Editor’s note: This is a contributed post by Karen Clark, who has been writing about personal security topics for the better part of a decade for SecurityChoice.com. She has a special interest in the emergence of online threats to personal security, especially attacks that focus on people rather than technology.
Like any communication line, Facebook is unfortunately prone to knots and tangles. While the company employs some of the best and brightest computer scientists, businesspeople and modern polymaths, it’s impossible to avoid a few security breaches when they’re manning a network that covers Facebook’s nearly inconceivable digital expanse.
Since shedding its reputation as a college-orientated network and ascending to the status of mainstream media fixture, Facebook has fallen victim to an assembly of attacks committed by anyone and everyone, from profit-mongering Russian collectives to rogue American vagabonds.
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Here are the five attacks you need to know about, and what you can do to protect yourself against them or future similar attacks.
Probably the most well-known of the Facebook cons, in part because of its anagrammatic title, Koobface reached its height of virulence in 2009. Koobface commonly implants itself by masquerading on your newsfeed as a must-see viral video.
Upon clicking the video, users are prompted with an offer to download the latest version of flash player – in reality, it’s a worm in disguise. Once it’s installed, the cybercriminal who built the worm is given remote access to your computer, allowing him or her a front row seat for all your most sensitive digital information.
To avoid this frightening prospect, be particularly careful in what you download from social media networks, and keep your anti-virus software updated so it can detect the most recent strains of Koobface.
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Much like Koobface, Zeus works under the assumption that people will click links disguised as fan pages, social shares and even friend profiles. Again, once users click a link, they’re prompted to install malware which sits dormant on your system until you access your bank account, at which point it makes a copy of your username and password.
As a Web-wide policy, experts recommend bookmarking select websites that handle your personal information and have a long history of reliable account protection.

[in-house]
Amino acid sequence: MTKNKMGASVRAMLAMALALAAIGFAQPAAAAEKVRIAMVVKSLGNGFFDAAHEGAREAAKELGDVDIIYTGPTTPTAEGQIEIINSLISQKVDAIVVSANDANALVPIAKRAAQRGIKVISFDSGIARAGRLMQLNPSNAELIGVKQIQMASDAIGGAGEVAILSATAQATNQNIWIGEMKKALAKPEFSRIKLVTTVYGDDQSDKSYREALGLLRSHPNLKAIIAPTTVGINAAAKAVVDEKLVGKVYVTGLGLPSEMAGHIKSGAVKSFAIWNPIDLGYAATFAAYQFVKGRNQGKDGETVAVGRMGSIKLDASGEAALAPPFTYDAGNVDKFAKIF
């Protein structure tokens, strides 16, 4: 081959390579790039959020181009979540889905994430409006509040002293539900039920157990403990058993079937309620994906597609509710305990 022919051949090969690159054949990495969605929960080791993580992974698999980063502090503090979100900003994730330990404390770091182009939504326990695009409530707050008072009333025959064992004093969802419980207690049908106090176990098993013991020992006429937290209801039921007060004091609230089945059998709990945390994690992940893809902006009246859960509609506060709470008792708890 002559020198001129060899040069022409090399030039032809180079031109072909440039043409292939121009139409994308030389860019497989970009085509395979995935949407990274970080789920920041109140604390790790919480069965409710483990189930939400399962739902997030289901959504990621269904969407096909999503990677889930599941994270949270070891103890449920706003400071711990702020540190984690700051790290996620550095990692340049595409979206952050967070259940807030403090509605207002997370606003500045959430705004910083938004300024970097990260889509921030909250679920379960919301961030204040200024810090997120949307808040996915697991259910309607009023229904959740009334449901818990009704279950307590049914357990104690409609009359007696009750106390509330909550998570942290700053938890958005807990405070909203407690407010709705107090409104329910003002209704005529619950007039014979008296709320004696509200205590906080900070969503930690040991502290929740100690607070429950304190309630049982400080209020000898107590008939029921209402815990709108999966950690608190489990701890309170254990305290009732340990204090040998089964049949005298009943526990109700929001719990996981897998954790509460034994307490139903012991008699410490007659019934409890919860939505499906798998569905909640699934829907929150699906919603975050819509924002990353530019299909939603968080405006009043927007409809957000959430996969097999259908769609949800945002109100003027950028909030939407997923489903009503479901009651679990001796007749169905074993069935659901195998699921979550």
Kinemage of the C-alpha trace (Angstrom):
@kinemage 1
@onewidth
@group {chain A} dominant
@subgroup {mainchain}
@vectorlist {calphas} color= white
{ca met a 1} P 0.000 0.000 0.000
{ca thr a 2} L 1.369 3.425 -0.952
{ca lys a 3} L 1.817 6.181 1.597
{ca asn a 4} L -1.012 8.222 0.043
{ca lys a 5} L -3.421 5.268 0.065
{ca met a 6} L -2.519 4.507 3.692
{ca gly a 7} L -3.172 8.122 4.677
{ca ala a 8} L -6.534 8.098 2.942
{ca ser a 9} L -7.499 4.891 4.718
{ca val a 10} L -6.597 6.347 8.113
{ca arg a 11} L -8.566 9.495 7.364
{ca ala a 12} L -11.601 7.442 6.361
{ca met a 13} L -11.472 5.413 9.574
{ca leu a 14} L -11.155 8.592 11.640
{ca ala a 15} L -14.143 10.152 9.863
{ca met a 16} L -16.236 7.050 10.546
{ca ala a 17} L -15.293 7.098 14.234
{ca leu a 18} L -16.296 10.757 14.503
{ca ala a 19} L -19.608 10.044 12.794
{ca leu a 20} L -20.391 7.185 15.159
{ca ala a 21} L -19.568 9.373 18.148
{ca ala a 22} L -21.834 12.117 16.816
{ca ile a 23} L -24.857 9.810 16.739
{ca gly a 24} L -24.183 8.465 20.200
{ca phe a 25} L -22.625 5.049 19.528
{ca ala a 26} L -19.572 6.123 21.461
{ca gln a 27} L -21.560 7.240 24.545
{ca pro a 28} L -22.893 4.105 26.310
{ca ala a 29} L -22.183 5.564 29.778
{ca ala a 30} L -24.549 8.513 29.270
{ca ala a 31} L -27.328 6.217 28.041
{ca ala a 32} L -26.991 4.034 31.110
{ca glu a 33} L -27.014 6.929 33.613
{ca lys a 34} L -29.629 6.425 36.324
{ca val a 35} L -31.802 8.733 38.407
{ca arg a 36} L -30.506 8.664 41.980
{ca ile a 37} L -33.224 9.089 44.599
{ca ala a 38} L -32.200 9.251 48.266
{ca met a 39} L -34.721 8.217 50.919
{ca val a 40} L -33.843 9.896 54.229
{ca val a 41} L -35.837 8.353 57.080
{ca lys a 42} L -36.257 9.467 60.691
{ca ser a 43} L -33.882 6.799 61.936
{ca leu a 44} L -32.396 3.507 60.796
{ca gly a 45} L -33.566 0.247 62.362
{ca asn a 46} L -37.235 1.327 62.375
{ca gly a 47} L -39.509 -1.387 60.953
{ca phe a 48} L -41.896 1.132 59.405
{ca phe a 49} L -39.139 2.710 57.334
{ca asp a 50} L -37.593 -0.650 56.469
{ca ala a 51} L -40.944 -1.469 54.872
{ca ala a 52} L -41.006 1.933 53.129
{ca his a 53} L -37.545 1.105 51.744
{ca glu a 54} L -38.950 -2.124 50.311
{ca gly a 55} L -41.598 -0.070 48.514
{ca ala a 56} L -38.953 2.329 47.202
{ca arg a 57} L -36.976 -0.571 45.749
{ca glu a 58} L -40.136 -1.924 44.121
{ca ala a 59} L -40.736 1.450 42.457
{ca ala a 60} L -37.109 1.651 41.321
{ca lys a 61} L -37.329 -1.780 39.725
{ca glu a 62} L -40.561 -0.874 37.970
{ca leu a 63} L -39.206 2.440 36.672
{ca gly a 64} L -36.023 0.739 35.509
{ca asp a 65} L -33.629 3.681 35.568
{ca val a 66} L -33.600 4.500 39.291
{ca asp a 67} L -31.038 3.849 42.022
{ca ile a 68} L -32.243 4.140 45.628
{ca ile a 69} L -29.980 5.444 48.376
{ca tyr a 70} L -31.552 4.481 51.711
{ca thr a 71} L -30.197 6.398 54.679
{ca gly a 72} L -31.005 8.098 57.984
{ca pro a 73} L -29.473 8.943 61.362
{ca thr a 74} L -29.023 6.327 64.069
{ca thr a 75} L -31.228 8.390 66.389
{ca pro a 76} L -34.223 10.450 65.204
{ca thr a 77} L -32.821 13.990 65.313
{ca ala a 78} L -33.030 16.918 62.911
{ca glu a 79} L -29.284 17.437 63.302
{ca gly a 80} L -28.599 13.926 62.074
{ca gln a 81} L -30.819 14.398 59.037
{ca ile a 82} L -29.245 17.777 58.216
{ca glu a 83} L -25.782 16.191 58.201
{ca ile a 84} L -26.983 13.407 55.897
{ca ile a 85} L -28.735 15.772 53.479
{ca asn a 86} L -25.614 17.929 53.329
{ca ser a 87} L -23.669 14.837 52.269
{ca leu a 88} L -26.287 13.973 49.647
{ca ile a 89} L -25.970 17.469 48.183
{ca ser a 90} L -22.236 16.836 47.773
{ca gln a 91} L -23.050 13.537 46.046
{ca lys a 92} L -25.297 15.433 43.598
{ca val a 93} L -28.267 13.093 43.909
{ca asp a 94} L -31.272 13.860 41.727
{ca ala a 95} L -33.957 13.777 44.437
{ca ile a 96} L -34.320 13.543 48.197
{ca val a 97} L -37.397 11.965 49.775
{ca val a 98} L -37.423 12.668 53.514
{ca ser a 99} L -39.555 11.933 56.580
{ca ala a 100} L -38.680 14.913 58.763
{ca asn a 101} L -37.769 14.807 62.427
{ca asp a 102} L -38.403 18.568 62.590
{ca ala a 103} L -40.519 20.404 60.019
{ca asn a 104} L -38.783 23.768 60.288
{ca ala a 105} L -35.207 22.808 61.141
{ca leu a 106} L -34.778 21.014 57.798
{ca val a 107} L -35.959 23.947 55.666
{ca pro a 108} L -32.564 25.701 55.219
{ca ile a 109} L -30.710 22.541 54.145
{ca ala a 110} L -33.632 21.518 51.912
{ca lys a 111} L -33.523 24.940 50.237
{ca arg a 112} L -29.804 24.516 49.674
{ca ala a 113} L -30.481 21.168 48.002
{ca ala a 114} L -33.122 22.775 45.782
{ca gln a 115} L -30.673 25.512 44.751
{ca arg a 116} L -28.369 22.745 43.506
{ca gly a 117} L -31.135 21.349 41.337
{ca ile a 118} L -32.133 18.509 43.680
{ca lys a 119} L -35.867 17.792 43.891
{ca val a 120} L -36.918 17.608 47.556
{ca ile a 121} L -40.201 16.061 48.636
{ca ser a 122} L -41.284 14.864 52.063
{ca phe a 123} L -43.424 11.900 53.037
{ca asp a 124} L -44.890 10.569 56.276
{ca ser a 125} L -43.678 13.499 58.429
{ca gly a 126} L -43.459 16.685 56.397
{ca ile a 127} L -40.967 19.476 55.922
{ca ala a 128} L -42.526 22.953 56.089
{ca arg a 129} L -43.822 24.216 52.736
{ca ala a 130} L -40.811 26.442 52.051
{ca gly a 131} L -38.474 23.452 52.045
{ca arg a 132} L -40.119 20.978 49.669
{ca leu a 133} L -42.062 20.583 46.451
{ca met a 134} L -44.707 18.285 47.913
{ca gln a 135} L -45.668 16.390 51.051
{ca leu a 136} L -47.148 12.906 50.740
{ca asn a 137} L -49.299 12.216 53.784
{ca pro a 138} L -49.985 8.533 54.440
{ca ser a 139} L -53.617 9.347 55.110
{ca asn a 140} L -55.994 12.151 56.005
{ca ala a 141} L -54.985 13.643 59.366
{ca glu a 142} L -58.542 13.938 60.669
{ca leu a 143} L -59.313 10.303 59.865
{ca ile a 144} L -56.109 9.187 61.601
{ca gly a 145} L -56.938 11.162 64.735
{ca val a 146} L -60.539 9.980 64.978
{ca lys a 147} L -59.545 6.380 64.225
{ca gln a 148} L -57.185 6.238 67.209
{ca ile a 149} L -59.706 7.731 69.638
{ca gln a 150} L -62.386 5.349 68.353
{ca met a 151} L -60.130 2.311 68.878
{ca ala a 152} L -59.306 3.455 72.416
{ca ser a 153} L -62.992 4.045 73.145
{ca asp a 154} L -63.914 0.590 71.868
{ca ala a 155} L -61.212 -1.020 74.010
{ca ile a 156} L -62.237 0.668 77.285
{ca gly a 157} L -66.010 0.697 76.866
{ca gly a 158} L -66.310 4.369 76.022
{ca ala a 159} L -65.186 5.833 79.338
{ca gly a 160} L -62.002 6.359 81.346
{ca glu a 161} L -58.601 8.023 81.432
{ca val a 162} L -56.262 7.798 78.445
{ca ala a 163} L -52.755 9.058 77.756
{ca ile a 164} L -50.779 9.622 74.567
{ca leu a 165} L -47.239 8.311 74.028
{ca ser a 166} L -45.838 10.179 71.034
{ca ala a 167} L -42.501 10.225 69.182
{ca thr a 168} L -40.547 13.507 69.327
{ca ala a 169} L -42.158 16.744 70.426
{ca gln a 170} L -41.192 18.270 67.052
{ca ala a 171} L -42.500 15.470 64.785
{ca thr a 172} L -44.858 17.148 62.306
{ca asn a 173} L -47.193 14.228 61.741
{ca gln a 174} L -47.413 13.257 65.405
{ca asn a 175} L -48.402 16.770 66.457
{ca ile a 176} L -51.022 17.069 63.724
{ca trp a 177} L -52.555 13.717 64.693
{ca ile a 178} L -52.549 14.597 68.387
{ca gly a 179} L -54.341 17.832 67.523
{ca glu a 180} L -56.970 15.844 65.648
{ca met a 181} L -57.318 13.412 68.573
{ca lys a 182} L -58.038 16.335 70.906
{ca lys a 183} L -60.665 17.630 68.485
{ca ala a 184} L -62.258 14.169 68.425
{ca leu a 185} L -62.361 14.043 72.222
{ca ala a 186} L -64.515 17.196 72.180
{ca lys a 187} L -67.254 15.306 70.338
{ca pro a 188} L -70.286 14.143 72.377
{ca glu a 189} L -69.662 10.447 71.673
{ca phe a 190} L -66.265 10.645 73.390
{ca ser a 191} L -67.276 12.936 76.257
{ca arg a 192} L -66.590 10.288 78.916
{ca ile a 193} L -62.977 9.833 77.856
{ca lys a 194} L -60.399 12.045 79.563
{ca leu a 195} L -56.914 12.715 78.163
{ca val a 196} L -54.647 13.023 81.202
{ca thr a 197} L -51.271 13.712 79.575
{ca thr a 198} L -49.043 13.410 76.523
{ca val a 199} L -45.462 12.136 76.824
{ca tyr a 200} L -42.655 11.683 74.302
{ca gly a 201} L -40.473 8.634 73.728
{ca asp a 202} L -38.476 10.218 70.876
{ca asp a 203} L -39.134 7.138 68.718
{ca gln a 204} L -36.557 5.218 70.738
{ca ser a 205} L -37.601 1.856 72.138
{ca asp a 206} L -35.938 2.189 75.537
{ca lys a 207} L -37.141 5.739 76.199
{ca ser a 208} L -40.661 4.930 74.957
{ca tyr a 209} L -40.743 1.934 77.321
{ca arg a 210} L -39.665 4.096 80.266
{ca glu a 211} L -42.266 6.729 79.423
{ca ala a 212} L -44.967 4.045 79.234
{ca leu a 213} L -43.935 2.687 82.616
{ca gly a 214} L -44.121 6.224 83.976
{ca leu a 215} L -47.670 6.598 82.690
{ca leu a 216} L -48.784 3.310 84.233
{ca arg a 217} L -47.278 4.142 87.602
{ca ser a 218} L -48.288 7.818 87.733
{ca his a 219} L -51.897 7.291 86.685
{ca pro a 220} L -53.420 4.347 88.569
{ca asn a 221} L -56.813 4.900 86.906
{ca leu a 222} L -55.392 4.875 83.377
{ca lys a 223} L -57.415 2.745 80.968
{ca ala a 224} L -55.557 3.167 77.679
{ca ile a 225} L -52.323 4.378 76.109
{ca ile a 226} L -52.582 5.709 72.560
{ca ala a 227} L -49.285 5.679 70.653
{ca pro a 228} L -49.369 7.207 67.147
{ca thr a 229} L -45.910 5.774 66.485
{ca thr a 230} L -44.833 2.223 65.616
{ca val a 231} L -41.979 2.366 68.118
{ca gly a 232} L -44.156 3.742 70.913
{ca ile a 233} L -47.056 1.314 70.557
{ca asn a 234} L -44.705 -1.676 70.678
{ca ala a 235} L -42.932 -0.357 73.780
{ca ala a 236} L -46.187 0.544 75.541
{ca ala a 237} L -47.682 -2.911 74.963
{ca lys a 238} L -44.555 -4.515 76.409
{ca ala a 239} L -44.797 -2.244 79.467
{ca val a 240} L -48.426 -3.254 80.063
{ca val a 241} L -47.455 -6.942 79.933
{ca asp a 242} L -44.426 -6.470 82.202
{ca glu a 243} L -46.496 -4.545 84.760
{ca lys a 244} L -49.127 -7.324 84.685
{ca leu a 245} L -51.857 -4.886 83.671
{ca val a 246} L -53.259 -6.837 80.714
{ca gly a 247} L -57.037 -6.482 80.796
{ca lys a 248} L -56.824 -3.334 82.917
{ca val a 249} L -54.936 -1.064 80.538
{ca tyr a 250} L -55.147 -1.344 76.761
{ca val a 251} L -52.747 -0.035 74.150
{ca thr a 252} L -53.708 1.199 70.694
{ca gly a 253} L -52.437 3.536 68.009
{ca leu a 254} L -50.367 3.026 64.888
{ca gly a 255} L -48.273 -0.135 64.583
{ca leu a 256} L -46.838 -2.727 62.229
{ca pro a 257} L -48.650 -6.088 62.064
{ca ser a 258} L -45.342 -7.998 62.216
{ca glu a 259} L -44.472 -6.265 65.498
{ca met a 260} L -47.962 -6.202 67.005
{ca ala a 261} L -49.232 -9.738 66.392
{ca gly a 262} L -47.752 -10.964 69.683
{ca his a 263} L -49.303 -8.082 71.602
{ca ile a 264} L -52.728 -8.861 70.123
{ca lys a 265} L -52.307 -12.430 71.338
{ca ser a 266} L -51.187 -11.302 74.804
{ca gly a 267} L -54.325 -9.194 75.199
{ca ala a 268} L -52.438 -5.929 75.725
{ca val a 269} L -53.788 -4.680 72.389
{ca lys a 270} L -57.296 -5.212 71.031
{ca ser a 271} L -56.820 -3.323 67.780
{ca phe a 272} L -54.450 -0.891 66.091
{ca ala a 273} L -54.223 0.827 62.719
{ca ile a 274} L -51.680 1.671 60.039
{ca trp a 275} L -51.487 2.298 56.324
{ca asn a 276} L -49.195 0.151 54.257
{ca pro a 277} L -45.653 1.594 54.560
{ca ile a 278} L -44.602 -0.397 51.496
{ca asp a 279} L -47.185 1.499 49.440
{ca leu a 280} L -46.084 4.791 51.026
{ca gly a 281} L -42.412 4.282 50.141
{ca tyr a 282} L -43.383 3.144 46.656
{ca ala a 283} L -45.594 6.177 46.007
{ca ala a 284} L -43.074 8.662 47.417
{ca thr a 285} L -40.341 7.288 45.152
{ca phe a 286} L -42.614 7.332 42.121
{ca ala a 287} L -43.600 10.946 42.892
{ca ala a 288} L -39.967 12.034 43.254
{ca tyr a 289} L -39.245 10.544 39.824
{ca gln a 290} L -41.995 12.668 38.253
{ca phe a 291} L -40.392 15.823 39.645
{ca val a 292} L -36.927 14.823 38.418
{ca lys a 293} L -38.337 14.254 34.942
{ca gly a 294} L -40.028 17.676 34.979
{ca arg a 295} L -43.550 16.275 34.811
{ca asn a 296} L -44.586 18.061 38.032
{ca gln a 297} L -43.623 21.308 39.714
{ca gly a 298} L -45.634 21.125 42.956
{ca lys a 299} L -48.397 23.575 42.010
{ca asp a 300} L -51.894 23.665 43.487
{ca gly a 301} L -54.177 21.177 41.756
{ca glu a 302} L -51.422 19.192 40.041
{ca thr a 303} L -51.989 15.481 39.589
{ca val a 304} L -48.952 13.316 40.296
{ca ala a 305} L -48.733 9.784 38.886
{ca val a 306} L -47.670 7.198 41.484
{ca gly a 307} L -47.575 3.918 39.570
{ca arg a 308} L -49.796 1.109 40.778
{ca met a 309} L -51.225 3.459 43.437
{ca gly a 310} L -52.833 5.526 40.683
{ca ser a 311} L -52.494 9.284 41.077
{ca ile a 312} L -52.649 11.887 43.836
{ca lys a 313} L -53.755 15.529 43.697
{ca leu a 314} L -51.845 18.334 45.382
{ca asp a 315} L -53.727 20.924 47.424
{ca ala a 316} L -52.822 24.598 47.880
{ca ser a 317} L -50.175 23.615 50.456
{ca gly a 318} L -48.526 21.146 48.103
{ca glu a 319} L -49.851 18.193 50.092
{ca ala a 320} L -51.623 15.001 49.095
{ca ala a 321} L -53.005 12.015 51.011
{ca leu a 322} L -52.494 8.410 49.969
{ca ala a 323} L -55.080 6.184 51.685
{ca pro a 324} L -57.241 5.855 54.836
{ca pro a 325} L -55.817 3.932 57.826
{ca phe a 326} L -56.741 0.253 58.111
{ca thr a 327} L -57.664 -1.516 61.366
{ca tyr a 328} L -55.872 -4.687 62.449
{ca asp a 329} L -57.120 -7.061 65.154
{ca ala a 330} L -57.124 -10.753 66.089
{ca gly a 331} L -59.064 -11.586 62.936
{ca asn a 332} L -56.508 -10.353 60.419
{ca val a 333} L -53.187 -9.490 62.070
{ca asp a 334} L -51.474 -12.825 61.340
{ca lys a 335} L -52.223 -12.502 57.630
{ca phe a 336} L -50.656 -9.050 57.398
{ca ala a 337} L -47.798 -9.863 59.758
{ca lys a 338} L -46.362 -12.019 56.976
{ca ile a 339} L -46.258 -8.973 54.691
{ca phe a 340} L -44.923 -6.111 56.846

That way, you can stack up the website you’re intending to visit against the website you know you can trust, and make sure the domains match without a letter, number or slash to spare.
Likejacking scams have been known to hover around Facebook for months at a time before they’re stomped out. But the problem is once one goes down, another pops up.
And all of them follow a simple formula:
- Use a juicy, sensational title for a fake article (e.g. "LOL This girl gets OWNED after a POLICE OFFICER reads her STATUS MESSAGE" or "The Prom Dress That Got This Girls Suspended From School.")
- Wait for users to "like" the article title in order to gain access to its non-existent content
- Re-post itself on your newsfeed
While the process isn’t particularly harmful – just annoying – it’s never a good idea to put yourself in the way of any likejacking programs. Since they typically lead out to spammy websites, residual viruses and infections are always a possibility.
Keep a keen eye for any article shares that seem too ridiculously titled to be true, and use a significant bit of discretion before you click the like button.
4. Facebook Black
Last March, the Facebook Black scam spread itself across the social web by promising users an alternate blacked-out appearance for Facebook’s home screen.
If installed, the files lead to an influx of bothersome surveys. Additionally, the bug automatically perpetuates itself by setting up a promotional page on your account to dupe your friends into clicking the very same link.
If you’re infected, make sure you remove the files immediately – often times they’re nested in a Google Chrome extension, which allows for a quick uninstall.
And always be sure to do some research before you download any type of add-on or extension that supposedly ‘modifies your Facebook experience’. Sometimes, they’re legitimate. But too many times, they’re bogus.
5. Who Viewed Your Profile?
Facebookers are a curious bunch. That’s why there’s a certain allure to figuring out who viewed your profile in a given day. While that option has never been open to Facebook users, there have been plenty of scammers willing to exploit that desire.
Hackers have crafted a number of advertisements for fake Facebook applications which are supposed to give insight into who’s looking at your profile. Like Facebook Black, these advertisements are bunk, and regularly lead to browser extension downloads. Once you’ve installed the extension, hackers can get quick, easy access to the personal information stored on your account.
Precautionary tales indicate that Facebook users should refrain from clicking URLs that look too short to be normal. Also, make it a regular routine to check through your Facebook apps and determine which ones are real and which ones you’ve never used – the sleeping apps could be connected to malware.
While no one claims virulent activity to be a good thing for Facebook’s general health, there’s a thin silver lining through it all. With each attack, Facebook learns more about the fissures in its code. And with each attack, Facebook finds a way to patch itself, and rebuild stronger, better and more secure.
To aid the process, it’s up to us to spray an extra coat of diligence on our online decision making processes. The more responsible we are with our online activity – particularly with what we click and who we trust – the less likely these viruses are to stain the fabric of our valued social networks.